Importantly, when we are in the midst of the amygdala hijack, we can’t remember what to do—that library of solutions is not “online” at that point. So, just like it helps to know how to change a tire before you find yourself by the side of the road with a flat, it helps to know what your options are for grounding yourself and bringing yourself back to center. 

Bottom Up Strategies: Learning Your Preferred Vagus Nerve Language

Control Your Breathing: We’ve all heard—slow down, take a deep breath, and likely we’ve all dismissed that as too simple. But the fact is when we do the opposite of the shallow breathing of fight or flight, we are stimulating the vagus nerve and showing the brain we are safe.  Each exhale resets the nervous system because we would never take the time to exhale slowly if we were face to face with the tiger. Here are some breathing techniques:

Box breathing:  Breathe in 4, hold 4, exhale 4, repeat around a box.

Imagine you are blowing up a balloon (choose your favorite color). Take a deep breath and with each exhale visualize that you are releasing the balloon over a favorite scene—a tranquil beach, the Eiffel tower, a field of flowers, a mountain view. Blow up and release at least five balloons. Or, imagine there are letters on each balloon spelling the word CALM, or CENTER, or BREATHE.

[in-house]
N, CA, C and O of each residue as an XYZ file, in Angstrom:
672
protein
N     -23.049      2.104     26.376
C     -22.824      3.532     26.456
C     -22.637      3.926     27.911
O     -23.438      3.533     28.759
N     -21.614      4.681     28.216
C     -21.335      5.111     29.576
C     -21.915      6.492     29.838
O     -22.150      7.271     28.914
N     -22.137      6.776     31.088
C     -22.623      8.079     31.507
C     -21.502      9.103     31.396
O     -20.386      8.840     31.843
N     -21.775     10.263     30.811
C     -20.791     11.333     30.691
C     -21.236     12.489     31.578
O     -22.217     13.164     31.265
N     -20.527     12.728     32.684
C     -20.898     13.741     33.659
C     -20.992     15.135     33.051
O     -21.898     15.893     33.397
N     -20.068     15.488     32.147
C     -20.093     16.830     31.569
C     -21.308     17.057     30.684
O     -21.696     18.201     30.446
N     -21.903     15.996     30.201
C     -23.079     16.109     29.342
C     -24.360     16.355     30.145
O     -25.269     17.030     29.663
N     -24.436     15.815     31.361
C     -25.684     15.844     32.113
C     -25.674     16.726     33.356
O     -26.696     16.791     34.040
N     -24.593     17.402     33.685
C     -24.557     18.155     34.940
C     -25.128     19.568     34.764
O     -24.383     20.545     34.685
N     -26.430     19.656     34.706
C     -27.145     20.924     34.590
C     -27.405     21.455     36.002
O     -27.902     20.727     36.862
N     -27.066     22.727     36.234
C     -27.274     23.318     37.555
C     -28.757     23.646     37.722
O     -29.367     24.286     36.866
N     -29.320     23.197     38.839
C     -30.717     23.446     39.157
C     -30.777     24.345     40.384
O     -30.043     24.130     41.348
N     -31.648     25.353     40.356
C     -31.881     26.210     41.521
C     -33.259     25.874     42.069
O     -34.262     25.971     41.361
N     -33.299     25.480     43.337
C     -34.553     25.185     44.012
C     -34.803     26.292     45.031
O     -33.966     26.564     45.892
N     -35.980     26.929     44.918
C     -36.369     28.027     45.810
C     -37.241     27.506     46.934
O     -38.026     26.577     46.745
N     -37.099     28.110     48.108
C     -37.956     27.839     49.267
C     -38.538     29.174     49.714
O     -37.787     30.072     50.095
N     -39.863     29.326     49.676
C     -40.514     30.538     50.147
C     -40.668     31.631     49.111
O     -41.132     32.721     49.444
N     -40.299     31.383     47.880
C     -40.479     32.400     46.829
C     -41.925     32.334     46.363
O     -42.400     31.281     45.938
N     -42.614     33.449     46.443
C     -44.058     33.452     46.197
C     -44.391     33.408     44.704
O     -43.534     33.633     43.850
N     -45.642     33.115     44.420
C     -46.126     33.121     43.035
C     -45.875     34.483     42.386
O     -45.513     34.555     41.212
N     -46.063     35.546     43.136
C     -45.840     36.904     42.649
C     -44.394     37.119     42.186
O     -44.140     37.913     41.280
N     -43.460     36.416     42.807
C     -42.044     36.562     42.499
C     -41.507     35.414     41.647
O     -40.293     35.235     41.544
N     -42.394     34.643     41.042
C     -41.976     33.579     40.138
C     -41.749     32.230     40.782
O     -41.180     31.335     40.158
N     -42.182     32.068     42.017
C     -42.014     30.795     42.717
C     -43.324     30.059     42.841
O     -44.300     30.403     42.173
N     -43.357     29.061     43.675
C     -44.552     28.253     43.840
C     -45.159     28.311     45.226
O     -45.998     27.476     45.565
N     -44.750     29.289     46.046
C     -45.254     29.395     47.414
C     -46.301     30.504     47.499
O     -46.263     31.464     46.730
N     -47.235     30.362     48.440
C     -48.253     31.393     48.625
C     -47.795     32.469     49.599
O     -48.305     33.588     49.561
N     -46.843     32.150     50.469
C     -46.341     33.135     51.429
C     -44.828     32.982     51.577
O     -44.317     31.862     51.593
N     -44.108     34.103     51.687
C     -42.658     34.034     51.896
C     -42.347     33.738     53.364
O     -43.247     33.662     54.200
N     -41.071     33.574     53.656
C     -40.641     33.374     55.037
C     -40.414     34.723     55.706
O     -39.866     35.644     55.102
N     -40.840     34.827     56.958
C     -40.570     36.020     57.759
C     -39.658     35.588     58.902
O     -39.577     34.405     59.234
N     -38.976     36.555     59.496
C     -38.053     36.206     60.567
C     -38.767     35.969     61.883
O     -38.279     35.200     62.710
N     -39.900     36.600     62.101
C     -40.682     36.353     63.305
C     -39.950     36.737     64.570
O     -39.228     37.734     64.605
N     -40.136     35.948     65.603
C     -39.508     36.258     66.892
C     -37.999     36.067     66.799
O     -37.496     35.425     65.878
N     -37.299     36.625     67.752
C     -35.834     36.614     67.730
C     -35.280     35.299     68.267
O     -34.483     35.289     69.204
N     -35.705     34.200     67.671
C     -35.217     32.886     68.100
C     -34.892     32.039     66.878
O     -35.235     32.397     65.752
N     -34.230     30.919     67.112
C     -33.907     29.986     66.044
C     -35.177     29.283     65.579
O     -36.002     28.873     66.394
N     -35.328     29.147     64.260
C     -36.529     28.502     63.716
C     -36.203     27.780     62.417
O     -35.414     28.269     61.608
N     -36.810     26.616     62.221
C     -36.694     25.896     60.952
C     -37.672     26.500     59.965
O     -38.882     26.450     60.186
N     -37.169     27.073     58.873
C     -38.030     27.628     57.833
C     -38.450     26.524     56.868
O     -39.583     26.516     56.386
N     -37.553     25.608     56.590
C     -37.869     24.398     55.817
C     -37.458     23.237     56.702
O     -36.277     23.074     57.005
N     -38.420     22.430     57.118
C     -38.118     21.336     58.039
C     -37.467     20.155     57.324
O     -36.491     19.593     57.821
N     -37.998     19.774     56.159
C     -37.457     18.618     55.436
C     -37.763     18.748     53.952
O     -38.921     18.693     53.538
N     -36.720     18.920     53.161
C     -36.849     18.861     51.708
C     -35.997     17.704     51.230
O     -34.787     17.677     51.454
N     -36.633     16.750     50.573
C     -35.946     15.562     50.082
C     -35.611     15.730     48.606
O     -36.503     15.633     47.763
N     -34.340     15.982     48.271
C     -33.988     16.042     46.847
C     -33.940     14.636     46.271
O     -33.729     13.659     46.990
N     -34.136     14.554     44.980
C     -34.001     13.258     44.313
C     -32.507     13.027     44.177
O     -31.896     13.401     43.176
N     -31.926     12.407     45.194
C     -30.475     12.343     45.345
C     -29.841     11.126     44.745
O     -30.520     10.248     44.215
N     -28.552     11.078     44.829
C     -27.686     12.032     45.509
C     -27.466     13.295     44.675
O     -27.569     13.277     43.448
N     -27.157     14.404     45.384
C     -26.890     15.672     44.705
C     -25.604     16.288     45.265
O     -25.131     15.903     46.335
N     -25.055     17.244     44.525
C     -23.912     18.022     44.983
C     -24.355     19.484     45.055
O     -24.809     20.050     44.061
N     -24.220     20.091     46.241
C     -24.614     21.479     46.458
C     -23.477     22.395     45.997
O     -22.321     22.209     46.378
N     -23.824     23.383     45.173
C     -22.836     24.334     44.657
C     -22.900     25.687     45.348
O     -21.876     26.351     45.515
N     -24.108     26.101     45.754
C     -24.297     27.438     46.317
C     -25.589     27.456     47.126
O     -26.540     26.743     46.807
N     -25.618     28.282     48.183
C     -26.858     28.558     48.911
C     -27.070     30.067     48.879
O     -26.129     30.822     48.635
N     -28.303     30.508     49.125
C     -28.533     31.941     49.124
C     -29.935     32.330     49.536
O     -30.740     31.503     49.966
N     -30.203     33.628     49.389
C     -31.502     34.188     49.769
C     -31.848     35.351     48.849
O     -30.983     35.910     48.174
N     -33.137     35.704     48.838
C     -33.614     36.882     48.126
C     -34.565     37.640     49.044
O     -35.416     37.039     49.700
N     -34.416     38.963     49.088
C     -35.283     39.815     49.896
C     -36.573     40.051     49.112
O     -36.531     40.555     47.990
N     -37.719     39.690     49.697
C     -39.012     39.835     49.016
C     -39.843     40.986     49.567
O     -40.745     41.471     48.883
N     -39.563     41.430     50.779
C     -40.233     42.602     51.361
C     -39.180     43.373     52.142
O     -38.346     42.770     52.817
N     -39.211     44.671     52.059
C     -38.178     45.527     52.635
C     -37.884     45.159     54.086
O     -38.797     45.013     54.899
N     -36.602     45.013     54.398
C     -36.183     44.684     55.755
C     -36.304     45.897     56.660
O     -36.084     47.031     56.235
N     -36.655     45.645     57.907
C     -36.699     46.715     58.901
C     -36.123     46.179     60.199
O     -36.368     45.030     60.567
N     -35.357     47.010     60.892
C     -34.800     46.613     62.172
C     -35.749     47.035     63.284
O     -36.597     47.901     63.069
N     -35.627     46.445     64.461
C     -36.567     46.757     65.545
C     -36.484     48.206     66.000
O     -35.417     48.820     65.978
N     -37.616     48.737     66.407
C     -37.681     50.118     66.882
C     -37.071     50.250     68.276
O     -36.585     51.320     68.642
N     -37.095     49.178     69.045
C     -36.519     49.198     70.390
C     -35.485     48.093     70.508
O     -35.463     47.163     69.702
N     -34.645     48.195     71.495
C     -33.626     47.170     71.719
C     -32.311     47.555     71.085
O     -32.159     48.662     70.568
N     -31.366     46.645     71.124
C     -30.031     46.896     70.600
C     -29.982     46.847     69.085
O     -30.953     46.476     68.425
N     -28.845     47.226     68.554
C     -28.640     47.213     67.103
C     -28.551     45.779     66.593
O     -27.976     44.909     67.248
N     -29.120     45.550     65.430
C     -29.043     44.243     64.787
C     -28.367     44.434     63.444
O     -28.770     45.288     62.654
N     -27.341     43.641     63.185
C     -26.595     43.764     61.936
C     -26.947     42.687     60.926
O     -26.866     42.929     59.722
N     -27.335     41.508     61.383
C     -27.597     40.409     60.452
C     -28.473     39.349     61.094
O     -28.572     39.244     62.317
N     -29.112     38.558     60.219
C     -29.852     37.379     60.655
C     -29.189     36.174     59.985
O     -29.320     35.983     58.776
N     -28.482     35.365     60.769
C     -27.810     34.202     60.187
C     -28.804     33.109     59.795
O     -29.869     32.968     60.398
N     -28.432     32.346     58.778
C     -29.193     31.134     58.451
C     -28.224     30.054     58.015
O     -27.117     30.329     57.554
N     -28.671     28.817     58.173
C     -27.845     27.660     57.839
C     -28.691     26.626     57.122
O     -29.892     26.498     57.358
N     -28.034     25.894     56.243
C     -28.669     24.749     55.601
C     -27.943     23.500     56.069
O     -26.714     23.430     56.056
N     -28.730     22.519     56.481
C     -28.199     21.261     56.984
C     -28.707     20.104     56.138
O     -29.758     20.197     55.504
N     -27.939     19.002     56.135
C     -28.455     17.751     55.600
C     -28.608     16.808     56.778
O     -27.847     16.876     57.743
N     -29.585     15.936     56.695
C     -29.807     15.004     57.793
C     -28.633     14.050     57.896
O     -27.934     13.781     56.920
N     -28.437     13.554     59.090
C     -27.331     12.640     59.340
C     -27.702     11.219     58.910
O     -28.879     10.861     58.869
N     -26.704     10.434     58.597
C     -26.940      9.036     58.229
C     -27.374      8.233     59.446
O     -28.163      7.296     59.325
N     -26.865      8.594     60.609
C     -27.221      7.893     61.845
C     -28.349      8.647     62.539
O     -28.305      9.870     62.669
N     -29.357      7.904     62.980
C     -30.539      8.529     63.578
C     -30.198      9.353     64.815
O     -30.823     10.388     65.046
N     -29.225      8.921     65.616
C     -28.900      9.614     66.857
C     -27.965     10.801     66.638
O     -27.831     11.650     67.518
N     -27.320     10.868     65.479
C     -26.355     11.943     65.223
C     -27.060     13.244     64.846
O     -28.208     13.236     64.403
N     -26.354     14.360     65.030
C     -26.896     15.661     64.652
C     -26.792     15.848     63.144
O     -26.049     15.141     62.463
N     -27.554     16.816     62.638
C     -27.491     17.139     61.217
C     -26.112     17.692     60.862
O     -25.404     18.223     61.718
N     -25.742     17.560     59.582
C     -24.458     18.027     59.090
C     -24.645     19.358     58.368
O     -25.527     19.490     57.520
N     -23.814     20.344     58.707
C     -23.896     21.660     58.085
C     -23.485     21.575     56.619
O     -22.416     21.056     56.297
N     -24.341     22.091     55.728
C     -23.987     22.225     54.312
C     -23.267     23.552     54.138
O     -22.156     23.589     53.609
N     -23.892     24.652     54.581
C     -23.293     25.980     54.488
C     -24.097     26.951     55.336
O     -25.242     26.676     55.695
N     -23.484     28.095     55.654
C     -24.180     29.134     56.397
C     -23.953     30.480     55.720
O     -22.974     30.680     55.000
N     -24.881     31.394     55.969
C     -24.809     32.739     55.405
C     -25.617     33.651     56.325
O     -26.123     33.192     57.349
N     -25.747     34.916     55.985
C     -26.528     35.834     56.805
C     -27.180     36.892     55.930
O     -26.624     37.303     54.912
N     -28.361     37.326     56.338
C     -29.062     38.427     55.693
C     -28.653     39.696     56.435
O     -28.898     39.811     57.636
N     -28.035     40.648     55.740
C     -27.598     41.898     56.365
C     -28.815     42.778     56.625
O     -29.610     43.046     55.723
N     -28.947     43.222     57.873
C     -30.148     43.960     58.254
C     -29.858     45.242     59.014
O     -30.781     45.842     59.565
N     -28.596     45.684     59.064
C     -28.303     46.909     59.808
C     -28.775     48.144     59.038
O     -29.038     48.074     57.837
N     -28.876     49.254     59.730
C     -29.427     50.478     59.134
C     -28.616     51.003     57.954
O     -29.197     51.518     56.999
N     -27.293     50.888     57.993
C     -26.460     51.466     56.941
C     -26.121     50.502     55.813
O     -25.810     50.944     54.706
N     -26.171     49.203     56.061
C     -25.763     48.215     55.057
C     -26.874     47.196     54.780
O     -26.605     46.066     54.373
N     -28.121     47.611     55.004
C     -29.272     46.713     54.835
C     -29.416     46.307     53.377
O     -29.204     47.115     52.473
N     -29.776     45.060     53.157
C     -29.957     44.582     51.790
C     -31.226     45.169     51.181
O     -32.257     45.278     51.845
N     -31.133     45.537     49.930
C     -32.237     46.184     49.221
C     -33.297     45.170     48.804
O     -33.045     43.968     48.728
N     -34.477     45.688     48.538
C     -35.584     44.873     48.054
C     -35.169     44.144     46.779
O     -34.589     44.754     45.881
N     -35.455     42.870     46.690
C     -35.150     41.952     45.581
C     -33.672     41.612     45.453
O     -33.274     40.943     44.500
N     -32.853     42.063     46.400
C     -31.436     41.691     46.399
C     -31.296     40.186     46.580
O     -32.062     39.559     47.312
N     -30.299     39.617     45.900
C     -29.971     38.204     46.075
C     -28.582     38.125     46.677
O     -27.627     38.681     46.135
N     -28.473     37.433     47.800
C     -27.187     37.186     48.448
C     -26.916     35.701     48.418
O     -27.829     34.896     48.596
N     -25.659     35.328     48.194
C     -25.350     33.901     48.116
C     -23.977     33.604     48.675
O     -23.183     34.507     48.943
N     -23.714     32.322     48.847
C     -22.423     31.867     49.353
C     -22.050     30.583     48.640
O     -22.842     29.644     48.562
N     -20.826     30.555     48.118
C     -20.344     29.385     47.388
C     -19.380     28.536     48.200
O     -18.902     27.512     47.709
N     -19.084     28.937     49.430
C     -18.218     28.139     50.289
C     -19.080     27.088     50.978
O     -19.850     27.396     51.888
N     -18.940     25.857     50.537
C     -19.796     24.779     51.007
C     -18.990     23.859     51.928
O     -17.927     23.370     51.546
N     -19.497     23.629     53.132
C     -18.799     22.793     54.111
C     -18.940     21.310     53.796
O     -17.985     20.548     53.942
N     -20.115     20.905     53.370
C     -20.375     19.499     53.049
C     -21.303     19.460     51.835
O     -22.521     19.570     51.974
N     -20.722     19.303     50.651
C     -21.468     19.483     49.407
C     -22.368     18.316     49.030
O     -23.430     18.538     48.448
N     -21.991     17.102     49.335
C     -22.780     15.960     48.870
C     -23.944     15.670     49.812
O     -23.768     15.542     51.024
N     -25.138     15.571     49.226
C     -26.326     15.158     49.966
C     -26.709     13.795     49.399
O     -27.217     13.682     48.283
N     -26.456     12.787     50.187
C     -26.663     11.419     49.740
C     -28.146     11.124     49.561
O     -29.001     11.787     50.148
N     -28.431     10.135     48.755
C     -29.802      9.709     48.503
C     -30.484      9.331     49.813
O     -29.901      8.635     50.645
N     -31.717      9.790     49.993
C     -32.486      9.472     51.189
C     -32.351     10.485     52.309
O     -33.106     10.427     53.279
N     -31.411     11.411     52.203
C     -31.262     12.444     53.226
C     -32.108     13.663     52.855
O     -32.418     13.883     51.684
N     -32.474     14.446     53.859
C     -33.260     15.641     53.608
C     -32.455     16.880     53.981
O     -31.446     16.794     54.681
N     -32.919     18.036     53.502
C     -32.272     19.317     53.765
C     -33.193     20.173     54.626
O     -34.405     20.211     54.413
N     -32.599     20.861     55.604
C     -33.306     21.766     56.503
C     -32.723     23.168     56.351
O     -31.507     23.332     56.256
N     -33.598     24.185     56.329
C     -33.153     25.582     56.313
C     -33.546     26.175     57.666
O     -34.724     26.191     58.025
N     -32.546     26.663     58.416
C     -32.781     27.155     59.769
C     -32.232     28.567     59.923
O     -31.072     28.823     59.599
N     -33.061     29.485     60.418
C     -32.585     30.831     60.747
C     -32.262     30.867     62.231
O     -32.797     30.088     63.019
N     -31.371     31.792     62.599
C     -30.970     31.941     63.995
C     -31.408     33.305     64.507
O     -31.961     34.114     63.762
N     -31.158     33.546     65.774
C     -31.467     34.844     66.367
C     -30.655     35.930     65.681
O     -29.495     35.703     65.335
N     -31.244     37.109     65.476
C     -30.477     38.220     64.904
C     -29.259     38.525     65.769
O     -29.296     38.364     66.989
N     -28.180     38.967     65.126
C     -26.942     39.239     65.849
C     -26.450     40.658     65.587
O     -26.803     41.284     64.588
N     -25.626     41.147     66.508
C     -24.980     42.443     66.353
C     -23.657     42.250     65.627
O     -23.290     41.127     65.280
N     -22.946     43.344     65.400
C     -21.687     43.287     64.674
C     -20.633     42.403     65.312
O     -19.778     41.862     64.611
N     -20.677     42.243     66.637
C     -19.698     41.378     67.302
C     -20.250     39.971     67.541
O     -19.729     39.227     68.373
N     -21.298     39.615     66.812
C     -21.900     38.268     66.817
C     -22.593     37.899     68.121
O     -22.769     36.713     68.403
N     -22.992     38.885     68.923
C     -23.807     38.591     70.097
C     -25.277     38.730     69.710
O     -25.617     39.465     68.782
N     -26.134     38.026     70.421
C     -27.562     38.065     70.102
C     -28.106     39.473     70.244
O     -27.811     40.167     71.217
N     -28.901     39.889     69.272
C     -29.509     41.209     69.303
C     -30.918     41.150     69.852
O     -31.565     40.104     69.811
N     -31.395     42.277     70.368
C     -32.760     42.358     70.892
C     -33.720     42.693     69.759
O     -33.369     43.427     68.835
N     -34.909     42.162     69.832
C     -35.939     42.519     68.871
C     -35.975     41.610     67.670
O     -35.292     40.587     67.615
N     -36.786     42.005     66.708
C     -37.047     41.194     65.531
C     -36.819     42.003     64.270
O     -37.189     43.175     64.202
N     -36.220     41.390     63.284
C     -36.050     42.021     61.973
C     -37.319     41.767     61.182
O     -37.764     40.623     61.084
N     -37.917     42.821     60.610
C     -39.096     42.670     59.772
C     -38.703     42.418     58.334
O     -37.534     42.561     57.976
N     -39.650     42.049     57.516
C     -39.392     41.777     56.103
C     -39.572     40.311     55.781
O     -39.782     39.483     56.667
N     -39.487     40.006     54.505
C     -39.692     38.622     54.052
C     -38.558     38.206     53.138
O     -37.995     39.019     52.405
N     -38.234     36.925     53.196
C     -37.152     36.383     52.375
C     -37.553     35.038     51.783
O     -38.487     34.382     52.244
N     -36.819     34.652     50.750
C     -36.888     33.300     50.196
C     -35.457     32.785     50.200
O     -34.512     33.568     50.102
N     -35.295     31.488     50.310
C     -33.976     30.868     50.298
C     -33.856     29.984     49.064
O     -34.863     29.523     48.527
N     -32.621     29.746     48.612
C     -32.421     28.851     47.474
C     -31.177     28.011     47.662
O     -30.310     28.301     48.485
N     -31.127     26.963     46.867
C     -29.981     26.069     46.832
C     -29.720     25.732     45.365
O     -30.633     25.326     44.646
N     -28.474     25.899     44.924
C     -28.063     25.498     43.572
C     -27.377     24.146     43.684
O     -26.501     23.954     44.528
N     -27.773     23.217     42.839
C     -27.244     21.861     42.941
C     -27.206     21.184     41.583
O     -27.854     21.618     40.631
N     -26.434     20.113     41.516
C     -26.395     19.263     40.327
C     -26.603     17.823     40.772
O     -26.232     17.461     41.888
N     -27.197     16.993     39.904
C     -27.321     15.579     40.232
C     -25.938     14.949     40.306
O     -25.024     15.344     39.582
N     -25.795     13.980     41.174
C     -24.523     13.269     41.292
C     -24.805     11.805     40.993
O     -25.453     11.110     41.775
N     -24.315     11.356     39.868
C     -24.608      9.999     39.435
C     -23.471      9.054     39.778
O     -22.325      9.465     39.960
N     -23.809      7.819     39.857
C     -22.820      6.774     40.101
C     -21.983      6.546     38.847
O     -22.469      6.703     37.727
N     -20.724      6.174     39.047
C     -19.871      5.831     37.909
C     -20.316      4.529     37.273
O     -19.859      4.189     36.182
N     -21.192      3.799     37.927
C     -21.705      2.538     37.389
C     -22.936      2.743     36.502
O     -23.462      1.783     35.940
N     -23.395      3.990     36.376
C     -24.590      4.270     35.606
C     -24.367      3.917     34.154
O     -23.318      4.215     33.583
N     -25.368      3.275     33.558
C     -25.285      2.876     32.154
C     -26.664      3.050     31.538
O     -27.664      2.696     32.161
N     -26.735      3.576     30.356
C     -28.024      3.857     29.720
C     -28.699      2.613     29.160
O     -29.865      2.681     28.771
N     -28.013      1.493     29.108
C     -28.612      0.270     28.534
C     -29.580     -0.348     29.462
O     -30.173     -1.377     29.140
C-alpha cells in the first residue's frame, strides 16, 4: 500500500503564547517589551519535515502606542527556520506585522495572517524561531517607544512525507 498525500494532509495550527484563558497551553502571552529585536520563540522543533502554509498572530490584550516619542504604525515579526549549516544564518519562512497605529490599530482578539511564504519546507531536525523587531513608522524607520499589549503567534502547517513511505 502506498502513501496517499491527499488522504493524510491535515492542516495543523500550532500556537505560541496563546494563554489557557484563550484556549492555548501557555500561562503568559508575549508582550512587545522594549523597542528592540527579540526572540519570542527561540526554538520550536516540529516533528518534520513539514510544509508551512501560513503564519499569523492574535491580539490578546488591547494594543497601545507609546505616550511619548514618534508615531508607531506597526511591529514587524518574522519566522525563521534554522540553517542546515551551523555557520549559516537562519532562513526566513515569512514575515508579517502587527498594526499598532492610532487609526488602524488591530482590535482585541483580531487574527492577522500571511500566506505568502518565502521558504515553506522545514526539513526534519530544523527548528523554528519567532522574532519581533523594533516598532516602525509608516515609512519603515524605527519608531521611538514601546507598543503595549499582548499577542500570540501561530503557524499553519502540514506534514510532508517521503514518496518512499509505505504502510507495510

Breathing a sigh (or hum, or lip trill ) of relief 

Ahhhhhhh, brrrrrrrr, rrrrrrrrhh, vvvvhhhh. Sound strange? The vagus nerve connects to the back of the throat and so even one good sigh that also brings on an exhale and begins the reset to a calmer place. Humming, sighing, and lip trills (for non-singers, think of the sound we make to imitate a motor to a little child), singing harmony along to a soothing piece of music, the vibration goes from the back of your throat right to your heart, stimulates the vagus nerve and makes us naturally exhale—it may feel a little weird at first, but it works! 

Cold exposure: After the cold, comes the calm

We’ve heard the advice—go splash cold water on your face, you’ll feel better. But actually there’s science to back that up. The sharp inhale we take when we are exposed to the shock of cold is followed by a long exhale—that is where we shift into parasympathetic recovery functioning. So whether it’s a 30 second cold shower, splashing cold water on the face, holding ice cubes, or putting them on your face, neck or arms, it’s what happens after the cold shock that signals the recovery program in the body.

Give yourself a hug